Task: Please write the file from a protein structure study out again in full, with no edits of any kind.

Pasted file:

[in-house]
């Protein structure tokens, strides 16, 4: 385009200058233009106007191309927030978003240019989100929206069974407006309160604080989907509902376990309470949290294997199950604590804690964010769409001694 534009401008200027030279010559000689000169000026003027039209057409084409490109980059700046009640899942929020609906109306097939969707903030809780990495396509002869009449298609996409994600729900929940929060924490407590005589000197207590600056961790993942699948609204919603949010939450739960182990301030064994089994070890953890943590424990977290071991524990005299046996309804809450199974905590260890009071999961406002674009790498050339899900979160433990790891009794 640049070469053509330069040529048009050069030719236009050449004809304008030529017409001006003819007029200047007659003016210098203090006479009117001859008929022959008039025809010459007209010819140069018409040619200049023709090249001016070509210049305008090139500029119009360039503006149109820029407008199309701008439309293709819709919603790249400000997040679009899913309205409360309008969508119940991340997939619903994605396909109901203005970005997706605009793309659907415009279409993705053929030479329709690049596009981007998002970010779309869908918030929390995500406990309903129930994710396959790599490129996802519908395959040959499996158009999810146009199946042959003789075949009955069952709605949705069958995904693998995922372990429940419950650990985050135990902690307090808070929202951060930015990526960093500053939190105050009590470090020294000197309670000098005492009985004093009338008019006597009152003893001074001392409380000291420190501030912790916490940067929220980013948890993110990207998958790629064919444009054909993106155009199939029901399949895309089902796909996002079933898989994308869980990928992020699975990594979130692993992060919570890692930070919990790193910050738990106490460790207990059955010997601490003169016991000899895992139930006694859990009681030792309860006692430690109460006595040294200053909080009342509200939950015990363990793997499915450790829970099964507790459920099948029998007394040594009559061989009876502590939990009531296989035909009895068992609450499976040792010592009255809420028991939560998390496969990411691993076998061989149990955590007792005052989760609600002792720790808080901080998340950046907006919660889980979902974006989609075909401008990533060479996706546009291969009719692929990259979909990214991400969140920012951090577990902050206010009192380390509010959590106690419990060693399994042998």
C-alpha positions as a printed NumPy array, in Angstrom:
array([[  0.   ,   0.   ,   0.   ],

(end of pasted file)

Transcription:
[in-house]
């Protein structure tokens, strides 16, 4: 385009200058233009106007191309927030978003240019989100929206069974407006309160604080989907509902376990309470949290294997199950604590804690964010769409001694 534009401008200027030279010559000689000169000026003027039209057409084409490109980059700046009640899942929020609906109306097939969707903030809780990495396509002869009449298609996409994600729900929940929060924490407590005589000197207590600056961790993942699948609204919603949010939450739960182990301030064994089994070890953890943590424990977290071991524990005299046996309804809450199974905590260890009071999961406002674009790498050339899900979160433990790891009794 640049070469053509330069040529048009050069030719236009050449004809304008030529017409001006003819007029200047007659003016210098203090006479009117001859008929022959008039025809010459007209010819140069018409040619200049023709090249001016070509210049305008090139500029119009360039503006149109820029407008199309701008439309293709819709919603790249400000997040679009899913309205409360309008969508119940991340997939619903994605396909109901203005970005997706605009793309659907415009279409993705053929030479329709690049596009981007998002970010779309869908918030929390995500406990309903129930994710396959790599490129996802519908395959040959499996158009999810146009199946042959003789075949009955069952709605949705069958995904693998995922372990429940419950650990985050135990902690307090808070929202951060930015990526960093500053939190105050009590470090020294000197309670000098005492009985004093009338008019006597009152003893001074001392409380000291420190501030912790916490940067929220980013948890993110990207998958790629064919444009054909993106155009199939029901399949895309089902796909996002079933898989994308869980990928992020699975990594979130692993992060919570890692930070919990790193910050738990106490460790207990059955010997601490003169016991000899895992139930006694859990009681030792309860006692430690109460006595040294200053909080009342509200939950015990363990793997499915450790829970099964507790459920099948029998007394040594009559061989009876502590939990009531296989035909009895068992609450499976040792010592009255809420028991939560998390496969990411691993076998061989149990955590007792005052989760609600002792720790808080901080998340950046907006919660889980979902974006989609075909401008990533060479996706546009291969009719692929990259979909990214991400969140920012951090577990902050206010009192380390509010959590106690419990060693399994042998």
C-alpha positions as a printed NumPy array, in Angstrom:
array([[  0.   ,   0.   ,   0.   ],